First Class Graduates Airport’s PIT2Work Program

By Matt Neistei

Published July 31, 2023

Read Time: 3 mins


After five weeks in an innovative workforce development program hosted by Pittsburgh International Airport, Cory Brown is feeling optimistic about his future for the first time in a long while.

“I have been working a dead-end job, living paycheck to paycheck for years,” said Brown, of Duquesne. “But with the potential and opportunities that the construction trades provide, I do feel as though I will be set for life, not only for myself but for my family.”

On Friday, Brown was one of the first 12 people to graduate from PIT2Work, which is organized by the Allegheny County Airport Authority and operated by the Builders Guild of Western Pennsylvania through its “Introduction to the Construction Trades” program.

In a visit to PIT a week earlier, First Lady Dr. Jill Biden praised the program that gives participants a fast track to careers in the building trades.

Allegheny County Executive Rich Fitzgerald spoke at the commencement ceremony held at the airport’s Hyatt Regency, recalling Biden’s visit and what it meant for PIT2Work’s future not just regionally, but nationally.

“The White House is looking at this program and trying to use it as a model for other places around the country,” he said. “So for you 12 graduates … you’re part of something historic.”

The first PIT2Work cohort was a diverse group of men and women ranging in age from 18 to 50. As part of their graduation, they earned letters of recommendation from ACAA CEO Christina Cassotis.

Just days earlier, they attended a career fair held by local construction firms and unions. Ron Sapp, a program administrator with the Builders Guild and member of International Union of Operating Engineers Local 66, said they made an incredible impression on industry representatives.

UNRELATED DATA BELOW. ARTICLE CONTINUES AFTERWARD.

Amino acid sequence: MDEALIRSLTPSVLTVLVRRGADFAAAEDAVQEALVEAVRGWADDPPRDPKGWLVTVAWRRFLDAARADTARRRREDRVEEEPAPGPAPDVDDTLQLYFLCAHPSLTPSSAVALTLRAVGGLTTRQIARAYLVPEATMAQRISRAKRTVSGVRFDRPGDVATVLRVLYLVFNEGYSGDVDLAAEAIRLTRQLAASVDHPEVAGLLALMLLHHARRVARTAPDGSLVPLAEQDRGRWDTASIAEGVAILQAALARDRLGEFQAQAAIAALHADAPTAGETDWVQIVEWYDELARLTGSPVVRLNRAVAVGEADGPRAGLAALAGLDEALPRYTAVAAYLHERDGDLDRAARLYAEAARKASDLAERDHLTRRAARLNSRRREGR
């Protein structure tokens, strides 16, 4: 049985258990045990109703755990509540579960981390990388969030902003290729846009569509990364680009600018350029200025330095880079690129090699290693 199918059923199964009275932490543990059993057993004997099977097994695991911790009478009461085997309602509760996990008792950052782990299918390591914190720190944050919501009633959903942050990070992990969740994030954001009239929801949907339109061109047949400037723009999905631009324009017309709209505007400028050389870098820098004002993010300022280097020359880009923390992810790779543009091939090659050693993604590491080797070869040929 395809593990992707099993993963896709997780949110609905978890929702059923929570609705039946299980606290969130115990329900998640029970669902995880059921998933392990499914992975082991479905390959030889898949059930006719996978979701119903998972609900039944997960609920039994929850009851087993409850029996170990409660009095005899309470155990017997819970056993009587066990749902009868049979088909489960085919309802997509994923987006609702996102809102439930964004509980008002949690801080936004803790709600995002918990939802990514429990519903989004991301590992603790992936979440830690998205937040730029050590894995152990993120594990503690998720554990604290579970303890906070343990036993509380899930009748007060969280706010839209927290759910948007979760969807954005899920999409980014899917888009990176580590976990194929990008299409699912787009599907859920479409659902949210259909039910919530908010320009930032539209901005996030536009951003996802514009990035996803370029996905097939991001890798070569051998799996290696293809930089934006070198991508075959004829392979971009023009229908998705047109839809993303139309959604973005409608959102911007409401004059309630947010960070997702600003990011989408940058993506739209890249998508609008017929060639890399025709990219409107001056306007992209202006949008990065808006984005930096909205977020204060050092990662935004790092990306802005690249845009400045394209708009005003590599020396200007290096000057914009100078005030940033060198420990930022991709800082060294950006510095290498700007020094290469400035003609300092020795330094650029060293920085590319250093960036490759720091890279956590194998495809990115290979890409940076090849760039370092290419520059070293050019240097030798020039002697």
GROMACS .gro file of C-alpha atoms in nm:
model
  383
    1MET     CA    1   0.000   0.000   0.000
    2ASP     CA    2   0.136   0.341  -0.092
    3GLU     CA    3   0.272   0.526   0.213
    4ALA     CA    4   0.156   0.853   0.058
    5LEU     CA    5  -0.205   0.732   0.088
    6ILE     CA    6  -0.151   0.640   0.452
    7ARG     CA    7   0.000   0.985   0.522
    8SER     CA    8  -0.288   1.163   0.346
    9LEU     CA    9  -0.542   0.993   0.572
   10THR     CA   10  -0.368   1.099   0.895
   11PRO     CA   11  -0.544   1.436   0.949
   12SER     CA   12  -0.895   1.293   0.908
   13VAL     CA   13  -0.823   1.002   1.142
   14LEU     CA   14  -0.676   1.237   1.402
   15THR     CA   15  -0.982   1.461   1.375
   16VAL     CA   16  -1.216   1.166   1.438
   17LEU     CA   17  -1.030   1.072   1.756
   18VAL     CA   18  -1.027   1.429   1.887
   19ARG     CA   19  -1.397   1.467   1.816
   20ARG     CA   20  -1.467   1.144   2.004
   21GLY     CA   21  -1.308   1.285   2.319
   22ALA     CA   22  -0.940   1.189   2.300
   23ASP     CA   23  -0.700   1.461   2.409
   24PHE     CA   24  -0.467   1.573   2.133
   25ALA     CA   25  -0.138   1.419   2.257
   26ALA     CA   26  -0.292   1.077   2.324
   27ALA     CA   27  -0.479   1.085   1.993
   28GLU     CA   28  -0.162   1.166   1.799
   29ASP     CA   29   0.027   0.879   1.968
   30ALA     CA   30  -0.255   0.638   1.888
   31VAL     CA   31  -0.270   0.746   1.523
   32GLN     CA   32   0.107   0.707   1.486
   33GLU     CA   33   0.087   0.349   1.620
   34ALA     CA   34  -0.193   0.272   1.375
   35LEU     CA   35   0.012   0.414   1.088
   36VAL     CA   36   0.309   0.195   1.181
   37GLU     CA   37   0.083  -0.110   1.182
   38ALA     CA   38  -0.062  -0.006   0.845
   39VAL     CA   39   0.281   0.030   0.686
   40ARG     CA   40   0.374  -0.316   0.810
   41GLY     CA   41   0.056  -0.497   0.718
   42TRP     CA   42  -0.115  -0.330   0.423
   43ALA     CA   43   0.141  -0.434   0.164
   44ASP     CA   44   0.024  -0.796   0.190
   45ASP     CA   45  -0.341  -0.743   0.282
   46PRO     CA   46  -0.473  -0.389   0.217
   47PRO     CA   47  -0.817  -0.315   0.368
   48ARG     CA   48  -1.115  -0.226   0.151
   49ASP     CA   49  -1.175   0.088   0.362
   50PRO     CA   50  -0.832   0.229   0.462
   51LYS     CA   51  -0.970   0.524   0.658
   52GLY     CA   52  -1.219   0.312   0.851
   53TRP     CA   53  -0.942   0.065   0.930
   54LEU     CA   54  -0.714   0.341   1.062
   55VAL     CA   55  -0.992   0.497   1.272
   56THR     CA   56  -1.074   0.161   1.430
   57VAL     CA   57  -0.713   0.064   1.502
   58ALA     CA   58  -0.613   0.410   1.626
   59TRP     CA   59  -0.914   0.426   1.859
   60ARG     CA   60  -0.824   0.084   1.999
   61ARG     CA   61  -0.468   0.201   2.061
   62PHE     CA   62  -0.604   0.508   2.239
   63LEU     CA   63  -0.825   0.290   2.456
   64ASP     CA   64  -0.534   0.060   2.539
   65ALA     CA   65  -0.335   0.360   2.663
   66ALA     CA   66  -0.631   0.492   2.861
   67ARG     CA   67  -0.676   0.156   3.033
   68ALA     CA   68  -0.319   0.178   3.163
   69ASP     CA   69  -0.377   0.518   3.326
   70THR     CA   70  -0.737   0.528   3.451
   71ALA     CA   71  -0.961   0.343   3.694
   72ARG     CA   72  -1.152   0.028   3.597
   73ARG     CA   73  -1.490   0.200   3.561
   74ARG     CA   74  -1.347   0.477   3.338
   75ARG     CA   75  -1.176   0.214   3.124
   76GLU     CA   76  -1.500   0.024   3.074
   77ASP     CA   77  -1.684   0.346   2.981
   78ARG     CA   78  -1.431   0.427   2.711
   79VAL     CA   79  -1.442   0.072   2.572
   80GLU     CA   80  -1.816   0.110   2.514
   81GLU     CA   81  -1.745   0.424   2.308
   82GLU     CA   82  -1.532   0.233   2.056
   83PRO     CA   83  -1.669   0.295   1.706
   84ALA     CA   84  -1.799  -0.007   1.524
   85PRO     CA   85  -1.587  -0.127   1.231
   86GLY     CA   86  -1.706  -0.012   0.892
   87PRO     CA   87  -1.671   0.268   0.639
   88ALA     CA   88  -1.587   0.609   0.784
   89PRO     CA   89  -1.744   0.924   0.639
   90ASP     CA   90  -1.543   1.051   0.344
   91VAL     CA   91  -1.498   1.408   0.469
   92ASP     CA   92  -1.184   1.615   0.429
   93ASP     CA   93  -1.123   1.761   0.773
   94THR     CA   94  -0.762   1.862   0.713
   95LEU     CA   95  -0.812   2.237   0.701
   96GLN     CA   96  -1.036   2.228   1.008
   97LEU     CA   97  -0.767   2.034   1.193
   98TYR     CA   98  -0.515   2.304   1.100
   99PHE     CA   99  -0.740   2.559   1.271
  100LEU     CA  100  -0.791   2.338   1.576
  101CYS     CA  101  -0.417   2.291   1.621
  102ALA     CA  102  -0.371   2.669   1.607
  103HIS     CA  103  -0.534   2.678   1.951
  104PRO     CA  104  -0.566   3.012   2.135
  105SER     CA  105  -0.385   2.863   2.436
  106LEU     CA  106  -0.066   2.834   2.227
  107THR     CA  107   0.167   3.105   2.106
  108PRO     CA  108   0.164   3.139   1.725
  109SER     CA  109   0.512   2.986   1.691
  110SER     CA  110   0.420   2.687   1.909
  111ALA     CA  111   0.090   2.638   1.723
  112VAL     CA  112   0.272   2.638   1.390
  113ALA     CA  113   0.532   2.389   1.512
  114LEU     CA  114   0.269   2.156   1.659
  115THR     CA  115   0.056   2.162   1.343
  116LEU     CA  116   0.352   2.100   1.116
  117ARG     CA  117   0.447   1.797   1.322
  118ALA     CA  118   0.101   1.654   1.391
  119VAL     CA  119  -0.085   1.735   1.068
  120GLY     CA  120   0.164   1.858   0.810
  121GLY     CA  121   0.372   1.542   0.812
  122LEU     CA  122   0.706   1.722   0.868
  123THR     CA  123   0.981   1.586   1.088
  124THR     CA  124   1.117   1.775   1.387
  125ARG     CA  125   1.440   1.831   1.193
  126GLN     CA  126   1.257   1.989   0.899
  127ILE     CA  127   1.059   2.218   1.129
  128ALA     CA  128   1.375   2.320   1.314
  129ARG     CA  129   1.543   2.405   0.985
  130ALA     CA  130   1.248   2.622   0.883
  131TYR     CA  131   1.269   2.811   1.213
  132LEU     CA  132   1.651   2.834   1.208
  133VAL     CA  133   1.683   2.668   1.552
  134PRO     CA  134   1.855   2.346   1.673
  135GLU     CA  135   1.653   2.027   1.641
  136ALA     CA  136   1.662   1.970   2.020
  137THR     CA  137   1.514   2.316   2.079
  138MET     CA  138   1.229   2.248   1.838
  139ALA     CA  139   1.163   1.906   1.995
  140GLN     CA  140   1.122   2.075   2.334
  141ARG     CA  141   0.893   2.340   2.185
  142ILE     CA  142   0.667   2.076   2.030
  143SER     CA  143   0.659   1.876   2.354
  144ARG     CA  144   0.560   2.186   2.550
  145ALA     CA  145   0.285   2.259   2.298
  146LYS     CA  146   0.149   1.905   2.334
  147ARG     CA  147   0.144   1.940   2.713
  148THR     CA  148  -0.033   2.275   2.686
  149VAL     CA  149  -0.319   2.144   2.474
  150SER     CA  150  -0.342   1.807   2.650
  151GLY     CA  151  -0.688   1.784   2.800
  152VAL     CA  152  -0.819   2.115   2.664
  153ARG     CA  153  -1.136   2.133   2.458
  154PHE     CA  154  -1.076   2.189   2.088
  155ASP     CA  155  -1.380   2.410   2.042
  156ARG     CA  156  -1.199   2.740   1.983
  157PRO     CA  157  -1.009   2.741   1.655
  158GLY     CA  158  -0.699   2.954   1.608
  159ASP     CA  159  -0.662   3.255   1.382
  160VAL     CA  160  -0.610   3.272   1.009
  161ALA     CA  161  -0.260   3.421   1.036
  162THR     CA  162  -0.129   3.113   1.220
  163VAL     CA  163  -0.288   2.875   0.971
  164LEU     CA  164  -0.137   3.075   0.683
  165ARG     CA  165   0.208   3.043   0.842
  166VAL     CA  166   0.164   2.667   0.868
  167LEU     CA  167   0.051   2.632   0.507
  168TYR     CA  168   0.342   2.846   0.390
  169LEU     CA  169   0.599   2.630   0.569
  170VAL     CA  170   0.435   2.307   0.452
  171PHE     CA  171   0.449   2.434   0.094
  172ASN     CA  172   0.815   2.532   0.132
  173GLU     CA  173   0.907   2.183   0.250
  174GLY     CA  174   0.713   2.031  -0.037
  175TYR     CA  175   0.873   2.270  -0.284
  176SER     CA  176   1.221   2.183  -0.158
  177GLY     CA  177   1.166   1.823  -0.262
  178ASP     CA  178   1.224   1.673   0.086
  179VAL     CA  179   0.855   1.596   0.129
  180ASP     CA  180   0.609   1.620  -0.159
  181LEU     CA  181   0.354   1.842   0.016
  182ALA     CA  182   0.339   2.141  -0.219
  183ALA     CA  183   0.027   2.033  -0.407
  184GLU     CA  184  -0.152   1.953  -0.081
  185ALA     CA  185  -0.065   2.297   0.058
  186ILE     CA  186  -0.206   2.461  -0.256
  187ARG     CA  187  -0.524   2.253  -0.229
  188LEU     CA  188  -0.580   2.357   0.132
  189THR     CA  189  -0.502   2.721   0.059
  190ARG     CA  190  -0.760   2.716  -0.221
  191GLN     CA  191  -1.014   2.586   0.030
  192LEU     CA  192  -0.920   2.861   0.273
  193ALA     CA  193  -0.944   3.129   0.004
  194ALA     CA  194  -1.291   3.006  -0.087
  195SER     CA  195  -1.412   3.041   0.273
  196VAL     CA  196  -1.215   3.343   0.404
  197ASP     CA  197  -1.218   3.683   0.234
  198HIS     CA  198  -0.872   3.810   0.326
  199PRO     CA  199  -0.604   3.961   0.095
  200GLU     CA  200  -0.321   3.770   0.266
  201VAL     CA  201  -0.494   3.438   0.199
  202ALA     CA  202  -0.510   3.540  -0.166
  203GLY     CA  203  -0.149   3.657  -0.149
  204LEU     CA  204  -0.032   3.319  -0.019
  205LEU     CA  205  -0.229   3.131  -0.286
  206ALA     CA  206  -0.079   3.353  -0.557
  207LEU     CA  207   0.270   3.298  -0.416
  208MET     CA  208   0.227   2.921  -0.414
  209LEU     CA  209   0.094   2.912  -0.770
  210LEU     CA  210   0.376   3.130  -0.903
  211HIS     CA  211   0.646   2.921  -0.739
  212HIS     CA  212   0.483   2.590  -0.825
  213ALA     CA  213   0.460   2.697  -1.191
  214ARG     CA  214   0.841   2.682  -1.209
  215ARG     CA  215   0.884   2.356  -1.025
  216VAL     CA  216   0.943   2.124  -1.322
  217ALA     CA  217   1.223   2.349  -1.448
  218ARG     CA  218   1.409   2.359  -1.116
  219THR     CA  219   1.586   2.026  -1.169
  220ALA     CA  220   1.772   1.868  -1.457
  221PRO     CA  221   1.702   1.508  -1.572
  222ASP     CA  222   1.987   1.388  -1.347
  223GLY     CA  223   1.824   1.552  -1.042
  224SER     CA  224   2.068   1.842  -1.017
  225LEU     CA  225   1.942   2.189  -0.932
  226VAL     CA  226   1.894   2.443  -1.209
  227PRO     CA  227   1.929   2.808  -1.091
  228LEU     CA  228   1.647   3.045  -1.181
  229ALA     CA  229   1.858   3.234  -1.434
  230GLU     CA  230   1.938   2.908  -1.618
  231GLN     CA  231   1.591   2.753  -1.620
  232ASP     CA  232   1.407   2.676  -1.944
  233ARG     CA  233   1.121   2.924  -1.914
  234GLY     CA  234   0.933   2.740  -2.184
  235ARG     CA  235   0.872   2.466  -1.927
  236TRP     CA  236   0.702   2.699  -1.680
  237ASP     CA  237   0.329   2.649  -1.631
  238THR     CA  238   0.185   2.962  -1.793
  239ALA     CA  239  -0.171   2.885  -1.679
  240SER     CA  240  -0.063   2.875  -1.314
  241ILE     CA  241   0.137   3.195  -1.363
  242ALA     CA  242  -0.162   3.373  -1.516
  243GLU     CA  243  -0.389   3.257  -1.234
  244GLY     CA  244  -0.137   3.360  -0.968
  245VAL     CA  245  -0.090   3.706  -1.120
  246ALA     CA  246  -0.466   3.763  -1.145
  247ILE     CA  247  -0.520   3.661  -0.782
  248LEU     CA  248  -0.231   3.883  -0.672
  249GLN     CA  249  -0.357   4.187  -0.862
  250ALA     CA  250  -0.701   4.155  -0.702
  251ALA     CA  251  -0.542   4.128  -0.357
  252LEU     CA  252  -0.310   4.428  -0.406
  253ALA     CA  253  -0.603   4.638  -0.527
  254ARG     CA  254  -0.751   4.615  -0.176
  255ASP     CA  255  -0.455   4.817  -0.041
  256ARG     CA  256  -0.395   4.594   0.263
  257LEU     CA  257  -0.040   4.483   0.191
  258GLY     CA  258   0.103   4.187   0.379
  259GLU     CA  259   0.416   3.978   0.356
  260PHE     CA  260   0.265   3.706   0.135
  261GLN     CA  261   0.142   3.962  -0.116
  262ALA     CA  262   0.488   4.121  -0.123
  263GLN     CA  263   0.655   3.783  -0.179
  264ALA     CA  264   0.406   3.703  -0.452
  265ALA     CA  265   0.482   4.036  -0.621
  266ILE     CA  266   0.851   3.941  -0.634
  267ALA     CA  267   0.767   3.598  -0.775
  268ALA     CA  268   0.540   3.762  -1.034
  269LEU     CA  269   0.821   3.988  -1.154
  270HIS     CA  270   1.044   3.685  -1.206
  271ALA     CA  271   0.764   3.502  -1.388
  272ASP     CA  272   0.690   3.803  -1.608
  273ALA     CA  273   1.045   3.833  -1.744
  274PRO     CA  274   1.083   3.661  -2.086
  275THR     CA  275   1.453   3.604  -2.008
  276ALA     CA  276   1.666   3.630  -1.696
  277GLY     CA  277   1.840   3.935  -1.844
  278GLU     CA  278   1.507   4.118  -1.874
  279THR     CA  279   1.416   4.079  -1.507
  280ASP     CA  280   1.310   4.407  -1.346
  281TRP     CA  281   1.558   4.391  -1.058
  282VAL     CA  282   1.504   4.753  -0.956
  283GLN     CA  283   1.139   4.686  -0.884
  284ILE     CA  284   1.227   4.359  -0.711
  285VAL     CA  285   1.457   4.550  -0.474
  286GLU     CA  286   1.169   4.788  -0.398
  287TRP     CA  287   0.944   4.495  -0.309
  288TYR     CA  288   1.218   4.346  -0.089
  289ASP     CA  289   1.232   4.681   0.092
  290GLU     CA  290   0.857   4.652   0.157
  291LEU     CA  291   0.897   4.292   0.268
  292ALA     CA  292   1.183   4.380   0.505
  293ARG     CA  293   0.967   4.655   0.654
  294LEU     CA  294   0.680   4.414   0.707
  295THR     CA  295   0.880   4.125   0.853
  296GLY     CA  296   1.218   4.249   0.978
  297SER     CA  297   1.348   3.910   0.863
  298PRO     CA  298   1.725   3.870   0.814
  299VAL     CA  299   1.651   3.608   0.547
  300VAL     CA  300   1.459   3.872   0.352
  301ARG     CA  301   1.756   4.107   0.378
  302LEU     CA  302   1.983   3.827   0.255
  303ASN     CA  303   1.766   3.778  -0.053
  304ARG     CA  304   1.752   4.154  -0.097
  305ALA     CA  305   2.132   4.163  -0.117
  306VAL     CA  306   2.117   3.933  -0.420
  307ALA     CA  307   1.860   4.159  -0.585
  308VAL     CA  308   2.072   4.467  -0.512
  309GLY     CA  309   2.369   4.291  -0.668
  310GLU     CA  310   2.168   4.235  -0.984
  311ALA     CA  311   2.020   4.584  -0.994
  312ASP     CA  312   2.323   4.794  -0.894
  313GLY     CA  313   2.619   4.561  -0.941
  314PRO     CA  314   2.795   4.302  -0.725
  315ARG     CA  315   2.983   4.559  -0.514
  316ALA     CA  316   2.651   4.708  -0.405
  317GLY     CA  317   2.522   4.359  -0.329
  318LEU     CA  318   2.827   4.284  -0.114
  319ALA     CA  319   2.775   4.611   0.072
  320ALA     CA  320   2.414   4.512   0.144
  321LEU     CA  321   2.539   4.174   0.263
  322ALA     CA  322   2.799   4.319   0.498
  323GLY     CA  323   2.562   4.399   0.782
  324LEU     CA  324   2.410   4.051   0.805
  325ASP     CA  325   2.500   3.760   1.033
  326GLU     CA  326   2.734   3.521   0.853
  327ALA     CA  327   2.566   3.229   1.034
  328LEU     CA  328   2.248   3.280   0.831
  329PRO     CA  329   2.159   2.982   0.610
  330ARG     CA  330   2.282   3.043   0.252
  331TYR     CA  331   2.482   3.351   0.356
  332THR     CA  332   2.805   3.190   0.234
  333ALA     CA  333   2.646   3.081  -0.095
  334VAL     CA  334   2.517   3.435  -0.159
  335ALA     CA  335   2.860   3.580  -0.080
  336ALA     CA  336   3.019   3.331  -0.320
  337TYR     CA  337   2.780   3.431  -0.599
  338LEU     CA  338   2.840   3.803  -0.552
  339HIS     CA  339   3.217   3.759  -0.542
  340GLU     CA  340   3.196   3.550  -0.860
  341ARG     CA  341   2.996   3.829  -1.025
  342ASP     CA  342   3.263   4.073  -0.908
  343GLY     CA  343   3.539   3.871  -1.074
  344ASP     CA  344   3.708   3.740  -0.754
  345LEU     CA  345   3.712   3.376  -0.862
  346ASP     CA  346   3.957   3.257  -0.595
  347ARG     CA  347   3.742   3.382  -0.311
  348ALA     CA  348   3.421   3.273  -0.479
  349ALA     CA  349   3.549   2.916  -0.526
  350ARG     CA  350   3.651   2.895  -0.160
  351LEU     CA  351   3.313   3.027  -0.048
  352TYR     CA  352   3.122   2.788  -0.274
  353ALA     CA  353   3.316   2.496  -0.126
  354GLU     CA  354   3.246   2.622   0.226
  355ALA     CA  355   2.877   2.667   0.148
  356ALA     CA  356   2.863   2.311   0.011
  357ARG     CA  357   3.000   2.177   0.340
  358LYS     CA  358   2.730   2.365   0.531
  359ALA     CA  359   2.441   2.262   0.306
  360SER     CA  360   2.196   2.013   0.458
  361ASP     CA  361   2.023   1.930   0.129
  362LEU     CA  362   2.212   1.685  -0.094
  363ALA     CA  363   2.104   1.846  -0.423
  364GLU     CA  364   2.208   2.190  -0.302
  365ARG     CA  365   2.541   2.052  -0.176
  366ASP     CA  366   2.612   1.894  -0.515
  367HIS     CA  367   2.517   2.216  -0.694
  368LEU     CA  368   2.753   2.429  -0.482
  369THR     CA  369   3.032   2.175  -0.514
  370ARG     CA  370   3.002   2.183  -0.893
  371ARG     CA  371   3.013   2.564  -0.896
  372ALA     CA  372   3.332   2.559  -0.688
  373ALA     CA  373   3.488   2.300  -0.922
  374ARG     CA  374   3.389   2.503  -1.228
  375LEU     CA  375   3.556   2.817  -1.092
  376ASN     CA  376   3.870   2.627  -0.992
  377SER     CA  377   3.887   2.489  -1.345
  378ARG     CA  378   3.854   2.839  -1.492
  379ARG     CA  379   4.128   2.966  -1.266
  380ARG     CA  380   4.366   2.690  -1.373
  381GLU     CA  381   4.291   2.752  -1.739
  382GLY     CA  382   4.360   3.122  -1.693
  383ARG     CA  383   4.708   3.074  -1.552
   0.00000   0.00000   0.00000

In fact, several participants were ready to start new jobs the next week.

“That’s my favorite thing, is when someone graduates on a Friday and starts work on a Monday,” Fitzgerald quipped. “That’s the best thing we can do.”

One of the graduates noted the experience he gained during PIT2Work wasn’t just about learning tools or safety protocols—it was the exposure to different industries and worksites that helped him choose a path forward.

“I have visited union training sites that I never knew about before coming here, from laborers, painters, carpenters and operators … I will be starting the laborers’ union on Monday,” said Tawain Barlow, of Bridgeville.

The first PIT2Work cohort was a diverse group of men and women ranging in age from 18 to 50. As part of their graduation, they earned letters of recommendation from ACAA CEO Christina Cassotis. (Photo by Beth Hollerich)

As part of the five weeks of training, the cohort also received one-on-one mentoring; hands-on instruction in tools and equipment; learned construction math for assessment; and various construction certifications to qualify them for continued work, including CPR and flagging.

They also spent time on the site of the Terminal Modernization Program, PIT’s $1.4 billion project to construct a new terminal and Multi-Modal Center that is expected to generate approximately $2.5 billion in economic activity, including $1 billion in direct labor income.

Paul Hoback, ACAA’s Chief Development Officer and Executive Vice President, said he hoped the visits to the construction site were a preview of the future.

“The training that you received in this program and the connections you made have opened opportunities for you to pursue rewarding careers in the building trades,” he said. “You have made in an investment in your future and the future of your families.”

Along with Sapp, Builders Guild program director Chaquita Barnett and Patriece Thompson, community and citizenship manager for Turner Construction, offered strong encouragement for the graduates, lauding their commitment to the program despite early starts and long hours.

They also praised the partnerships with industry and community organizations that helped drive PIT2Work. Along with the Builders Guild, groups like Partner4Work, Trade Institute of Pittsburgh and the Urban League offered resources and training.

In fact, the Urban League surprised six graduates chosen by random drawing with $100 gift certificates for Carhartt, the popular workwear brand, so they could begin to outfit themselves for their new careers.

Go to Top